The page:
The New And Upcoming Whiskies Worth Giving A Dram About

Drinking a little more than usual at the moment? No judgement, we don’t blame you. So to bring a bit of variety to your nightly tipple, here are Ape’s favourite new whiskies from some of the hottest up-and-coming distilleries across the globe.


Bottle To Try: Re-Charred Oak Casks

2019 was a huge year for London-based craft distillery Bimber, with the single malt specialists garnering plaudits across the industry. Not only did they secure Whisky Mag’s Icons of Whisky Rest of World Craft Producer of the Year, but their Re-Charred Oak Casks (below) was a World Whiskies Awards category winner too.

With the exclusive bottling of their first single malt, The First, long sold out, attention should be turned to the award winner.

Limited to a small batch release of 5000 individually numbered bottles, the distillery’s American oak casks were hand-charred on site to ensure wood sugars are caramelised, adding an extra filtering layer of carbon to the barrels, resulting in a distinctively rich, smooth a fruity flavour. Get a bottle whilst you still can.

£65.00 for 70cl;

The Cotswolds Distillery

Since its inception in 2017, The Cotswolds Distillery has racked up no less than 13 medals and awards, notably winning big at the World Whiskies Awards 2019. Only locally-grown barley goes into their whisky, with ageing taking place in first-fill ex-bourbon barrels as well as American Oak barrels previously used for red wine.

Cotswolds Founder’s Choice Single Malt is our pick of the bunch. A wonderfully rich and intense affair, it features notes of toffee, oak and red fruits and is full deserving of its Best English Single Malt award.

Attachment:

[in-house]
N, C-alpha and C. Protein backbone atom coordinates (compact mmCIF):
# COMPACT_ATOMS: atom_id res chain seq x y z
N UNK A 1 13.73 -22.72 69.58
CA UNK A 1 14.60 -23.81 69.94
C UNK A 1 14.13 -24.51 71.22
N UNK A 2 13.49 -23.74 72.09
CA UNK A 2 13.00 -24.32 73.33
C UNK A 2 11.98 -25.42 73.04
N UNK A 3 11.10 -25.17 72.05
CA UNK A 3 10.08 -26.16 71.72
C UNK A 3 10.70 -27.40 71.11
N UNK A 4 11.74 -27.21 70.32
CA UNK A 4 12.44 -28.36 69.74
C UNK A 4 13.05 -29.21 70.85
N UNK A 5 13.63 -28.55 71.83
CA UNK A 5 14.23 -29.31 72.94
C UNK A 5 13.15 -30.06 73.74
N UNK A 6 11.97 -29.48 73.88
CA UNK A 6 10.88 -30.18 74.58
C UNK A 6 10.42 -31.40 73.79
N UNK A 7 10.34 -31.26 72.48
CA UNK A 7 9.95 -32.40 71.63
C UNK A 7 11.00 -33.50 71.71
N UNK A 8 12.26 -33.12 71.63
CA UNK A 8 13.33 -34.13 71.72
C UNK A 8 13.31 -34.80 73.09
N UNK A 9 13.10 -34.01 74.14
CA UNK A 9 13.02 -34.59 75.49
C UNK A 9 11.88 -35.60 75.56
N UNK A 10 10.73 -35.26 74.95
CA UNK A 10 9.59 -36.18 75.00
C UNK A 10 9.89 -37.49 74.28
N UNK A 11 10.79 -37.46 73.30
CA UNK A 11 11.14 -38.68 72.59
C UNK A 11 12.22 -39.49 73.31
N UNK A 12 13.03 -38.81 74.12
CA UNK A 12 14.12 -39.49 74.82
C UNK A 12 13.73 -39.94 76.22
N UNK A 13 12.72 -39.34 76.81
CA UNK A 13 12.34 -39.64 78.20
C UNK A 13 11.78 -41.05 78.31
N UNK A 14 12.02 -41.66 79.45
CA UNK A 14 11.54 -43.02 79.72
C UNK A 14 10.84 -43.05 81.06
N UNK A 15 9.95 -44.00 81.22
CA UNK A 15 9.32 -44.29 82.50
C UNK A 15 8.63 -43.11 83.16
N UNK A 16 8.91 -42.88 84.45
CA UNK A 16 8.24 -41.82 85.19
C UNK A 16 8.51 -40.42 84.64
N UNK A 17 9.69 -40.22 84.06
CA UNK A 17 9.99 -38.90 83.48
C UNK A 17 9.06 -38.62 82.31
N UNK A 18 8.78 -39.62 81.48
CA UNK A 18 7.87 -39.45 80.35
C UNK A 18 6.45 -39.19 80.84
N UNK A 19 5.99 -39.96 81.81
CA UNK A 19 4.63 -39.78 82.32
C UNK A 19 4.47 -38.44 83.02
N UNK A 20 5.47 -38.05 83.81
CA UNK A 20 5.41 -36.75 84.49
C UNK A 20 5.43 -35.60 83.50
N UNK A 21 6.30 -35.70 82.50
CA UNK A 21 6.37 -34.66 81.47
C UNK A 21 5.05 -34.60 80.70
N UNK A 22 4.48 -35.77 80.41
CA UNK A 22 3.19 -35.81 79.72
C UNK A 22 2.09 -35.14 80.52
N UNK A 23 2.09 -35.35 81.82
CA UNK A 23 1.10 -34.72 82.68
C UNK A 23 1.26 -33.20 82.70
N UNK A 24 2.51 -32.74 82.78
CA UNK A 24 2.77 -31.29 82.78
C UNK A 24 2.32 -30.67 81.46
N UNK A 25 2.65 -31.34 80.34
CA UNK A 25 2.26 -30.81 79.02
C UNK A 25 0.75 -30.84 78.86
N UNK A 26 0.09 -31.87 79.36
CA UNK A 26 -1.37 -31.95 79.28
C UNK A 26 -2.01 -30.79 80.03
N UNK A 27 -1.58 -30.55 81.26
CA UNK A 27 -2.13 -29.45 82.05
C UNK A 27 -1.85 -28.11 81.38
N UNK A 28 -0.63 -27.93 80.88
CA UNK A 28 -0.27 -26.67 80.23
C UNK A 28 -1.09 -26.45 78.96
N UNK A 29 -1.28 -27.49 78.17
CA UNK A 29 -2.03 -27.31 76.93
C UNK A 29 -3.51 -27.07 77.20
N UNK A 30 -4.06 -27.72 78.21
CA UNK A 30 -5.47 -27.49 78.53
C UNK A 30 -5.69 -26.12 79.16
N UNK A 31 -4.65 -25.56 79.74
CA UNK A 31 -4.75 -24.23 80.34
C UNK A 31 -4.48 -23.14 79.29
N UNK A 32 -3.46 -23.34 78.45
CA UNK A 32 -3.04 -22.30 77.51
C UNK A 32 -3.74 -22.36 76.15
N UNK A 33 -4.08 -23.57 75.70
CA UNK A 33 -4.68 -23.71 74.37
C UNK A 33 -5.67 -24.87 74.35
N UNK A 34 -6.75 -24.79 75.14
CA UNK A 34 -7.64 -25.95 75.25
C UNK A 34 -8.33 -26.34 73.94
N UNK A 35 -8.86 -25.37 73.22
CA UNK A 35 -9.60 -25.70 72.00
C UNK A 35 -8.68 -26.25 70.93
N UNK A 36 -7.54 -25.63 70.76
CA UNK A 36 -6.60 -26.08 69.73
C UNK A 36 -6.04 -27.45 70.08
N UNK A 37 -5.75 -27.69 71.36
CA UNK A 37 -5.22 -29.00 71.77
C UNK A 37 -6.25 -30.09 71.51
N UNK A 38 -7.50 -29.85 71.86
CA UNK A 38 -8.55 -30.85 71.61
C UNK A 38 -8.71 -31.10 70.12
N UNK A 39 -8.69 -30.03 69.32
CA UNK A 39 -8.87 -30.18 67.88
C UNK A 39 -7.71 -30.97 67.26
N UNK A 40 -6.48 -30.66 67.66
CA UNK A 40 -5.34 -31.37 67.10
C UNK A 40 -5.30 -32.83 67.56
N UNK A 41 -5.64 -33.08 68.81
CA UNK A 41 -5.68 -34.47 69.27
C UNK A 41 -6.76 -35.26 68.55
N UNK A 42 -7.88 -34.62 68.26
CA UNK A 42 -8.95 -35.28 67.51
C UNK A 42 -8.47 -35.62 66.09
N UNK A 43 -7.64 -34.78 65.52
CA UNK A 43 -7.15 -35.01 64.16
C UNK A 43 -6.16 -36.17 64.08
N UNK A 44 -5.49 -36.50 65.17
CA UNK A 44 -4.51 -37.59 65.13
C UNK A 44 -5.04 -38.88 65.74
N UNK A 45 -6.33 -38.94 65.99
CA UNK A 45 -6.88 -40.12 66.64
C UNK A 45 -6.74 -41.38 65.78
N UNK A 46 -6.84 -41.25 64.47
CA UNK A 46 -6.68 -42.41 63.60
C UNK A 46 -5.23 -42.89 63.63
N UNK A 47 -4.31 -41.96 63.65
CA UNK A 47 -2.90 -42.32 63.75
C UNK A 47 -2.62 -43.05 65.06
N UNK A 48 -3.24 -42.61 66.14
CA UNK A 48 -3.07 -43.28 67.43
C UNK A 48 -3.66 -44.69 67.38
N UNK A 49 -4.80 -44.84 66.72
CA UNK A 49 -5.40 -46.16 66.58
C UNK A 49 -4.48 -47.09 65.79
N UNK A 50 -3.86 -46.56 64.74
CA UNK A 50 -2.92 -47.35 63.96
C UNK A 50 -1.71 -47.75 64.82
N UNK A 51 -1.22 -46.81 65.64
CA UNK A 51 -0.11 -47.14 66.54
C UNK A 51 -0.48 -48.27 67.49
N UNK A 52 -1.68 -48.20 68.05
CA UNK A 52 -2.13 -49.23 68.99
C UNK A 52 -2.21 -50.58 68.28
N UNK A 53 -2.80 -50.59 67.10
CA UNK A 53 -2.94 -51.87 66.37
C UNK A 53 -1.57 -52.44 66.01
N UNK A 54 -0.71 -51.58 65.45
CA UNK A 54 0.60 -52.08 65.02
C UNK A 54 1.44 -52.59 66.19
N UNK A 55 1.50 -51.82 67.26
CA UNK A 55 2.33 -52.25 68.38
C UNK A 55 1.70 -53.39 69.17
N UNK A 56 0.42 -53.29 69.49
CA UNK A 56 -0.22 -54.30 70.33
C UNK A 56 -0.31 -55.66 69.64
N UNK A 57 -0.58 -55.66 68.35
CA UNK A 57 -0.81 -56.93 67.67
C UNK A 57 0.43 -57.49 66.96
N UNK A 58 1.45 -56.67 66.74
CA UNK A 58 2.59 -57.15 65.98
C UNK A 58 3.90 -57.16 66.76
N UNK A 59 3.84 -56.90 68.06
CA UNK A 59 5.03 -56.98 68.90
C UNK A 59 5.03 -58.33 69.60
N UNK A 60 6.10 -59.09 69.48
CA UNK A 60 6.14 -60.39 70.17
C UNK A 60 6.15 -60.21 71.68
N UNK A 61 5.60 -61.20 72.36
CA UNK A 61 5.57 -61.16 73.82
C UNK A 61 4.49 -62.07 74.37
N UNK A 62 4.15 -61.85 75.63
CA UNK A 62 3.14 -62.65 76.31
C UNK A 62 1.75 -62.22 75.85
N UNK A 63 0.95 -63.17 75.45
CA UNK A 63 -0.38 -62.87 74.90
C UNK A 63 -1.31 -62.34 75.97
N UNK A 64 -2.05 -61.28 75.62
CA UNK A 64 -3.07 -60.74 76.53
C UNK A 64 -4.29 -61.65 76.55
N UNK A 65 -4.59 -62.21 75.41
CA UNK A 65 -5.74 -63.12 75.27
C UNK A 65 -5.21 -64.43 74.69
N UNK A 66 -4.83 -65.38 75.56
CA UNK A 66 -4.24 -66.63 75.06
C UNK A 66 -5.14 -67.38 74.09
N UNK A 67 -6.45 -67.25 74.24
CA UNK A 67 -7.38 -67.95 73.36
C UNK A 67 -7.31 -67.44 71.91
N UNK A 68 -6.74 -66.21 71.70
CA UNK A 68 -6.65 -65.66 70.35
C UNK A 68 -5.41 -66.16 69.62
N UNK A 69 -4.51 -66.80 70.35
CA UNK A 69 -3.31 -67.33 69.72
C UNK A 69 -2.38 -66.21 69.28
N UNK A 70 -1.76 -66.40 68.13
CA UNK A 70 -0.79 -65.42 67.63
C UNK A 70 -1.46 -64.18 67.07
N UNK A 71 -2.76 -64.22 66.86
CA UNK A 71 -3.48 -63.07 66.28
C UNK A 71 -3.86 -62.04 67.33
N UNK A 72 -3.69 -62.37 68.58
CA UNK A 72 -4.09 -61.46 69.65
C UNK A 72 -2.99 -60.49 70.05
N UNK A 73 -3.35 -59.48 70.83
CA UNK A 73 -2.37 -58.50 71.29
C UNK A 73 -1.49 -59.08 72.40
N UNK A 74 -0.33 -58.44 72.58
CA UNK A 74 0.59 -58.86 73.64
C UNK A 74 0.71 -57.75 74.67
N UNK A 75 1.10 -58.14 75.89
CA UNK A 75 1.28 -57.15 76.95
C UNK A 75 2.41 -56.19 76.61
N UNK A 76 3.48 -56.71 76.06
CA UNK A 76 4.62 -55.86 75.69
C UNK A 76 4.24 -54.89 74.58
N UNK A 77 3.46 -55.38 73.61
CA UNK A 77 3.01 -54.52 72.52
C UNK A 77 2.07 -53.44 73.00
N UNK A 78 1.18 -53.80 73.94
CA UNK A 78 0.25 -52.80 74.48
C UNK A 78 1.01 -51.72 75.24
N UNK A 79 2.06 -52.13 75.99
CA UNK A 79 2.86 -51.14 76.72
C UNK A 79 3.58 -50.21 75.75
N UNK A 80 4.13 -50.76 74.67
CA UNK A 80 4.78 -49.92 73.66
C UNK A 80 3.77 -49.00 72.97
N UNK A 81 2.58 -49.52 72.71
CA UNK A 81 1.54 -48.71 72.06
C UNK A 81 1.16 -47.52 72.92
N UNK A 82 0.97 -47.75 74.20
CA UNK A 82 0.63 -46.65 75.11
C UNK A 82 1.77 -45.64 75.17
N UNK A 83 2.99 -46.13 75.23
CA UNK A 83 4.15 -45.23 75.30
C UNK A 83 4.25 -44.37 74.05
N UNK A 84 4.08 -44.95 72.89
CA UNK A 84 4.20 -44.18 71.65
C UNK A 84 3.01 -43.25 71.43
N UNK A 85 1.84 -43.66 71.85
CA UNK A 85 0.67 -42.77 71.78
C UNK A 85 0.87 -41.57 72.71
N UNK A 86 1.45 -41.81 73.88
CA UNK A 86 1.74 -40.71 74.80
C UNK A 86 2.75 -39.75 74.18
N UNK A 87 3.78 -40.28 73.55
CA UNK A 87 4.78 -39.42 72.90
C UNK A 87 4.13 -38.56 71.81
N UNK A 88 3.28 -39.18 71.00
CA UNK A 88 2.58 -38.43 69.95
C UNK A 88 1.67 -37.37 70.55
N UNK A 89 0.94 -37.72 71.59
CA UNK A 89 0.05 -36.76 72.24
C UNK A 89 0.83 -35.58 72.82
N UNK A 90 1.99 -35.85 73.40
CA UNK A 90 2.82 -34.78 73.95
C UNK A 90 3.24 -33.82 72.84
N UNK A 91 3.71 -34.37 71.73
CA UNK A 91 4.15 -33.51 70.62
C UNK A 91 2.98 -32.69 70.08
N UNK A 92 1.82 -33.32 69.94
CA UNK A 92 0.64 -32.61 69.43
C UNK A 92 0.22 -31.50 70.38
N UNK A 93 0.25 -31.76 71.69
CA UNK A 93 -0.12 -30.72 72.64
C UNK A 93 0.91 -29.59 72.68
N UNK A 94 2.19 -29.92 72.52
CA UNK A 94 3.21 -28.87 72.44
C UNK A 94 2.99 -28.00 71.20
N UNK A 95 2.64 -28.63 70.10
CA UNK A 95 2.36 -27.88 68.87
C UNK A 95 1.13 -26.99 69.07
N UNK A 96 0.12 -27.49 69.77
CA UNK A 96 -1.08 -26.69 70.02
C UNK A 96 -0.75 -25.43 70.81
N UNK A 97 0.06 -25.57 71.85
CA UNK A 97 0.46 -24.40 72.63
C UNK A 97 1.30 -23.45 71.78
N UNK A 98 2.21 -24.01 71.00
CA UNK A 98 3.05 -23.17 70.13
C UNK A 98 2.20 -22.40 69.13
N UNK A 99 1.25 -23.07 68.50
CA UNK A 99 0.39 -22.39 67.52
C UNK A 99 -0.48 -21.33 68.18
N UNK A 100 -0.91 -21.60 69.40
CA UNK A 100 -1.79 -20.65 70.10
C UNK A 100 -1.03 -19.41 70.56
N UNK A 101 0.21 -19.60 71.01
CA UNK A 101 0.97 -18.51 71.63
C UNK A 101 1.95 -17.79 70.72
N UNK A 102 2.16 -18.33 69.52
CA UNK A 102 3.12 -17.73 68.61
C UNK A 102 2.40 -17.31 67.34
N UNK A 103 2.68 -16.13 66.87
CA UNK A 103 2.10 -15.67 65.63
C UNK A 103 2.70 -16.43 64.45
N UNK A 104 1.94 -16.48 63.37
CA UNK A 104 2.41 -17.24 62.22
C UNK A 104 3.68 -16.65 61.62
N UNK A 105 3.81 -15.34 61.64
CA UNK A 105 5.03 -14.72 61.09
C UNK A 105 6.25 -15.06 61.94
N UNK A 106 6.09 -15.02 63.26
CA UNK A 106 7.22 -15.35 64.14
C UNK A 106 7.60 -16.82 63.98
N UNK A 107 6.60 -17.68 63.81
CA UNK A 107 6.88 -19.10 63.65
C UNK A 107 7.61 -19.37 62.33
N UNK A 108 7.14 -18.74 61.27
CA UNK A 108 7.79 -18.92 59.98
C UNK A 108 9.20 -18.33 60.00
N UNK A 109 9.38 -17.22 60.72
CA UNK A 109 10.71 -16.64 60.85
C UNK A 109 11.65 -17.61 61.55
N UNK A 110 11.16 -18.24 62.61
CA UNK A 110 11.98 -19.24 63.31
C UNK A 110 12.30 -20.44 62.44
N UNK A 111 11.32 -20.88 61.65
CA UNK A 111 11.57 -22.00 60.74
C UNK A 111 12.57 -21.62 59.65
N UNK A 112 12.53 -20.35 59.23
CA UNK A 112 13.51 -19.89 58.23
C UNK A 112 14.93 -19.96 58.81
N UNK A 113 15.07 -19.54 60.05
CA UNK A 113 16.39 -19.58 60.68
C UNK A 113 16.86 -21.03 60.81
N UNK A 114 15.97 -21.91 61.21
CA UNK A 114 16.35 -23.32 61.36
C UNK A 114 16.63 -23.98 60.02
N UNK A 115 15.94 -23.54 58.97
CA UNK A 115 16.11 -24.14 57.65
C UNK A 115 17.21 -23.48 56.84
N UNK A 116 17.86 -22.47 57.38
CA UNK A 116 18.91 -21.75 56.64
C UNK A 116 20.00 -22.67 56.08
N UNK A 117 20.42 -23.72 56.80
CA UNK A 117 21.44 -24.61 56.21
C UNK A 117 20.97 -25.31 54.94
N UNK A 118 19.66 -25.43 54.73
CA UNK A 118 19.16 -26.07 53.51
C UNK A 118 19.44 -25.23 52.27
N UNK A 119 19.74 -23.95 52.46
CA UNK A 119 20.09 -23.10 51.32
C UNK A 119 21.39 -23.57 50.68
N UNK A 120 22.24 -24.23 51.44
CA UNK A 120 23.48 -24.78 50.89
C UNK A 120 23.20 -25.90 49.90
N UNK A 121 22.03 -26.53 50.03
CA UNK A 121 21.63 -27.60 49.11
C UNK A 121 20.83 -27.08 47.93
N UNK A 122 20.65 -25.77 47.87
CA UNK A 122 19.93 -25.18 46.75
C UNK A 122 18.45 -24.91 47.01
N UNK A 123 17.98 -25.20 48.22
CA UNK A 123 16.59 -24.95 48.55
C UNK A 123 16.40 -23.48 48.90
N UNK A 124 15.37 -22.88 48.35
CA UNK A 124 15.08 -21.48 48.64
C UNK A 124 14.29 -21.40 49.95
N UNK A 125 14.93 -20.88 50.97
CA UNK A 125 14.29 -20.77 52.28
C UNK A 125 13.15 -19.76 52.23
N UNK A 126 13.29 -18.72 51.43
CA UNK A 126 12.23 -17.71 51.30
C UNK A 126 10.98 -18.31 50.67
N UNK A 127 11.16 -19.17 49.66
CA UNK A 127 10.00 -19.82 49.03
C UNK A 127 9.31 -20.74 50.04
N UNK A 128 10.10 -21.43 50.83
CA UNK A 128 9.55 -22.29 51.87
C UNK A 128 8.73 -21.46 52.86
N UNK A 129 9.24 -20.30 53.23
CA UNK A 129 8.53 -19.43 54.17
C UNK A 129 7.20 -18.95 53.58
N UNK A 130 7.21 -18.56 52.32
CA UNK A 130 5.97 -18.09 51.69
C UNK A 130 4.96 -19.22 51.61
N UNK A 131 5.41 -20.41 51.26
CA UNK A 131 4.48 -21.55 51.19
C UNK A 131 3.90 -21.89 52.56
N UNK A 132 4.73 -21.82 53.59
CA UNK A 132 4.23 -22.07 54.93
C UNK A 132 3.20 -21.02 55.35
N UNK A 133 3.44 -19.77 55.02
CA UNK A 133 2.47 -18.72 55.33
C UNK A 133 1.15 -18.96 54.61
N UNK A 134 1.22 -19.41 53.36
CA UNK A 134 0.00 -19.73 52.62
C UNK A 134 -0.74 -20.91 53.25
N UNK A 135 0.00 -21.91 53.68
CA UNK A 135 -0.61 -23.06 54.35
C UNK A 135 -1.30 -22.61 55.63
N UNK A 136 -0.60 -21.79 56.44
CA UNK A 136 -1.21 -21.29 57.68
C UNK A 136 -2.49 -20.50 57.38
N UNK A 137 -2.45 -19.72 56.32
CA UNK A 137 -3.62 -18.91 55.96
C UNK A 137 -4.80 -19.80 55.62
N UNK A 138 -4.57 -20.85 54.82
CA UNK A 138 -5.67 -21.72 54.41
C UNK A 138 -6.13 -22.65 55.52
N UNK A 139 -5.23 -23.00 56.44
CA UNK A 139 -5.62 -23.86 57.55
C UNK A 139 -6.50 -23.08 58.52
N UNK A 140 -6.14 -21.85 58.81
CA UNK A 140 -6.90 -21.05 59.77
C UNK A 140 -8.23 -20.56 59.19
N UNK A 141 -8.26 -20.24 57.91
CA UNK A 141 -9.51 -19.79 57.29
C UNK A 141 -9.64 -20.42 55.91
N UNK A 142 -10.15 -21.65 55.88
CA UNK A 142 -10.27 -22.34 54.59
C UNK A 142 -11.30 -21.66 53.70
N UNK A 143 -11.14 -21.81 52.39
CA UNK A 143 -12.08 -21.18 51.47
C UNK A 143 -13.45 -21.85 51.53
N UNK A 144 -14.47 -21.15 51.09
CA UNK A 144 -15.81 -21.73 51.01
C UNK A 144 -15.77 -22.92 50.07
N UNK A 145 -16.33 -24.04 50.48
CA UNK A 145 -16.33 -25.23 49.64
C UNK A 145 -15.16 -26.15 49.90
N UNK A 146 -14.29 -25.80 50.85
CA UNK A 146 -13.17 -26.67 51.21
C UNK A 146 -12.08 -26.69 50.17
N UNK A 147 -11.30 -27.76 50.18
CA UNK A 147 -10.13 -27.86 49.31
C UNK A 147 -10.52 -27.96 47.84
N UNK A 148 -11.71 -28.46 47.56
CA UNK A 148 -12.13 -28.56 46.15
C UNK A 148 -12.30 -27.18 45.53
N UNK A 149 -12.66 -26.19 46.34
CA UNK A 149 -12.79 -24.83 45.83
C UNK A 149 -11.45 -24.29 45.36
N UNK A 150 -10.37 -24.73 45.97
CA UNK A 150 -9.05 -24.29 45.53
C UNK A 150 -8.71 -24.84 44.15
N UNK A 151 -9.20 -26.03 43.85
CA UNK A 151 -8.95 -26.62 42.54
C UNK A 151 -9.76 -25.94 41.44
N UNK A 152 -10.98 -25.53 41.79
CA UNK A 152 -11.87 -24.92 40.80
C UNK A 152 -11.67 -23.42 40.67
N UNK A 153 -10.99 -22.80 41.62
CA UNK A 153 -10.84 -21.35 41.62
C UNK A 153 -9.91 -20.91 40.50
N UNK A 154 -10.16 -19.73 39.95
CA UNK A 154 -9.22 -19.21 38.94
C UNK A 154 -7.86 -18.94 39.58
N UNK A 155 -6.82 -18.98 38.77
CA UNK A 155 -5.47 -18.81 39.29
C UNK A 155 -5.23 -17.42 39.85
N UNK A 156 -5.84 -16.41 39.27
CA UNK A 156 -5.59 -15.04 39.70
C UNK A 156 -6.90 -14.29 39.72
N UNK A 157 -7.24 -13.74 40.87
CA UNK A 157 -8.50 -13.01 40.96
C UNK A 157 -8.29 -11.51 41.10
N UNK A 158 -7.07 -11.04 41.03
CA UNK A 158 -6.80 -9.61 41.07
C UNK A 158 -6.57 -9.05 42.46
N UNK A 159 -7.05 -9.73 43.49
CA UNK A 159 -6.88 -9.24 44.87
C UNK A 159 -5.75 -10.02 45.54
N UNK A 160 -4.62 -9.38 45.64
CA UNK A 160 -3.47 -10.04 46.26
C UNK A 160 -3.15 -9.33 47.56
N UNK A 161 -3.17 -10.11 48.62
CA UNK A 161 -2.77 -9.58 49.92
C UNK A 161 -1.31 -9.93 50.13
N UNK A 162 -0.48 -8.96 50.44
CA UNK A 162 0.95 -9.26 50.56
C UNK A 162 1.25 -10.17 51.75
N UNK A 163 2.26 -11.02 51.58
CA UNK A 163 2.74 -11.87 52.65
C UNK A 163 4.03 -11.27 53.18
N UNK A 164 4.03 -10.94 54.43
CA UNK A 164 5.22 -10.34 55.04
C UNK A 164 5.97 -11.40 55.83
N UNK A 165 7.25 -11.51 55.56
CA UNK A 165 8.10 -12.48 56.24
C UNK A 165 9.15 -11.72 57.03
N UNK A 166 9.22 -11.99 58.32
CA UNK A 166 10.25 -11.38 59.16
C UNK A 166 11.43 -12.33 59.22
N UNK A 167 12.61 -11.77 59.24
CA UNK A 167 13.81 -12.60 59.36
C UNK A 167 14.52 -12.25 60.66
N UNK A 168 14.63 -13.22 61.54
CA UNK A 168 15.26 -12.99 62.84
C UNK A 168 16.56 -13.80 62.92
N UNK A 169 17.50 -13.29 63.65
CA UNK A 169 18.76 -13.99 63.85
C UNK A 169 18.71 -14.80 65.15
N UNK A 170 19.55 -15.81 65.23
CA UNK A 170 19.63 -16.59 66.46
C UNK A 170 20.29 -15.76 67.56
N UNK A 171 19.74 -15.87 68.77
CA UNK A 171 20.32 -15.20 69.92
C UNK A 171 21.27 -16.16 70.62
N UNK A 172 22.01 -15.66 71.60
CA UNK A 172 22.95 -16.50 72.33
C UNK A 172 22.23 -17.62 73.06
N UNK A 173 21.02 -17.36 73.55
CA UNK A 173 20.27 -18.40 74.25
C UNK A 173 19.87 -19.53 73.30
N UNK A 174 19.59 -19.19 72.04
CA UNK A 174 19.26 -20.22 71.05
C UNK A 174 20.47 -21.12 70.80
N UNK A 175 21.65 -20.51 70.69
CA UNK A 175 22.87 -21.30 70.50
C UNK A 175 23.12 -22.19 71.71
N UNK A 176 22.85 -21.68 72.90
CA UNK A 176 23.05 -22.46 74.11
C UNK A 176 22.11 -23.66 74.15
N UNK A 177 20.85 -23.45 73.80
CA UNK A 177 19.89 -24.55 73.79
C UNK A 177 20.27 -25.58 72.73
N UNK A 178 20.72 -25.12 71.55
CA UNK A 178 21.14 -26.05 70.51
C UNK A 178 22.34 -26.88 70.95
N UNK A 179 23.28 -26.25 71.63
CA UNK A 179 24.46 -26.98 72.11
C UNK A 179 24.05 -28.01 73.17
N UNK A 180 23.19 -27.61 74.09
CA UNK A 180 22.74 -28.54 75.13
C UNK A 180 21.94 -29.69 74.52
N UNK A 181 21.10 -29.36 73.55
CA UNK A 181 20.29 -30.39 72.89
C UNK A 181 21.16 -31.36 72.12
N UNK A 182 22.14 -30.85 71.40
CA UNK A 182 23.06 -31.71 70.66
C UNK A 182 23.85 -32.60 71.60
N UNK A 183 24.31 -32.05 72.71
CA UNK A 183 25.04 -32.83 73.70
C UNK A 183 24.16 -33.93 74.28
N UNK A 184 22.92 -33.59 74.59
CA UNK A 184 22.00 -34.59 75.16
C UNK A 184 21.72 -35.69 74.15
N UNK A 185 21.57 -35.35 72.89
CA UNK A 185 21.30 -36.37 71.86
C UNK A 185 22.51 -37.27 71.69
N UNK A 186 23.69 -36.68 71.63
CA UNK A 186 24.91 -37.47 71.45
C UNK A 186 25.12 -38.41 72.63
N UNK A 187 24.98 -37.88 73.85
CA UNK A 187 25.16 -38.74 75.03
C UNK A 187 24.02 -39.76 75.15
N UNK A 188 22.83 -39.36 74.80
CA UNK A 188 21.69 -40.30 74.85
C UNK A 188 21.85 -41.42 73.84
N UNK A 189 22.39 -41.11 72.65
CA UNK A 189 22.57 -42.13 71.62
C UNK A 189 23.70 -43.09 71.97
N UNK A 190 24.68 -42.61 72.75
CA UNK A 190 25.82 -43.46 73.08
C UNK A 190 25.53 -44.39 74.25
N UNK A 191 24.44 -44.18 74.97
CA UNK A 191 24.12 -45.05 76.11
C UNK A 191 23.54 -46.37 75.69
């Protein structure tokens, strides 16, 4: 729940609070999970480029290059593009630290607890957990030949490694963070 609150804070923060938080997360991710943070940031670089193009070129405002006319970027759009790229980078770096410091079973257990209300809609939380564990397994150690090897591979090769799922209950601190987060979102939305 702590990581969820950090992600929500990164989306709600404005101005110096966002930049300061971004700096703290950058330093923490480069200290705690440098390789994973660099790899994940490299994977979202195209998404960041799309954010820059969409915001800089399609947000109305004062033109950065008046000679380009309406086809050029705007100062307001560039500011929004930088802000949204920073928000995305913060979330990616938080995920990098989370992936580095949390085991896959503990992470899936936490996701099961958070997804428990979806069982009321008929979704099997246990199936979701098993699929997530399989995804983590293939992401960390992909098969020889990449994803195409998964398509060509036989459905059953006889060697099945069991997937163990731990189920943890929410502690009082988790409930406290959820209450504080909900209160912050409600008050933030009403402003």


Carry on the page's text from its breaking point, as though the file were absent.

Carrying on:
£64.95 for 70cl;

Kininvie Works

Screw your rules, say Banffshire whisky makers Kininvie Works. The experimental distillery doesn’t do commercial agendas or abiding by traditional whisky conventions – they’re all about experimentation and pushing the boat out. There’s a wonderfully futuristic and innovative feel to what they’re doing (point six on their manifesto says: “The bottle is just a container”) but does it transfer to the taste of the product? Yes. It does actually.

KVSB002, their second release, is a single grain Scotch that’s well worth trying. Rich toffee flavours and spicy rye notes make for their best release to date.

£35.00 for 50cl;


Australia – surely not? All the way down in the Southern Hemisphere? Believe it. Melbourne-based Starward are causing quite a stir with their single malt and once you’ve taken into account a local surplus of world-class wine barrels and an array of high-quality ingredients within a day’s drive from the distillery, it all makes sense.

Their Solera Single Malt is well worth adding to your collection. Rich and well-balanced, expect jammy fruits, creme brûlée and spice with a lingering dry finish.

$125.00 for 70cl;

Eden Mills

Part of the new wave of Scottish craft distilleries, St Andrews-based Eden Mills is a new kid on the block when it comes to Scotch whisky, having previously turned their hand to pretty much every other spirit. Leading their charge is a collection of single cask expressions, each coming in modest hip flask sizes, with designs reminiscent of Penguin Classics.

Our favourite of the series is #15, a pale malt spirit matured in a Virgin American Oak barrel. There’s a toasted oak and sweet vanilla character imparted by the barrel which compliments a rich peppery spice.

£25.00 for 20cl;


Trust the Swedes to really push the envelope when it comes to cool, stylish whisky and spirit innovation. Named after a moth which used to be native to the region the distillery is home to, Mackmyra – although not as young as some of the names on this list – are still approaching their spirits with wild youthful abandon. You may already be familiar with their seasonal limited editions, each usually harnessing an unusual finish or distilling feature.

The show stealer of late however has been their foray into AI. No doubt some will be vehemently against machine learning algorithms getting involved in the most time-consuming processes of whisky production, but for a limited-edition novelty release what’s the harm? The result is a delectably fruity single malt with notes of toffee, vanilla, pear and apples.

£59.90 for 70cl;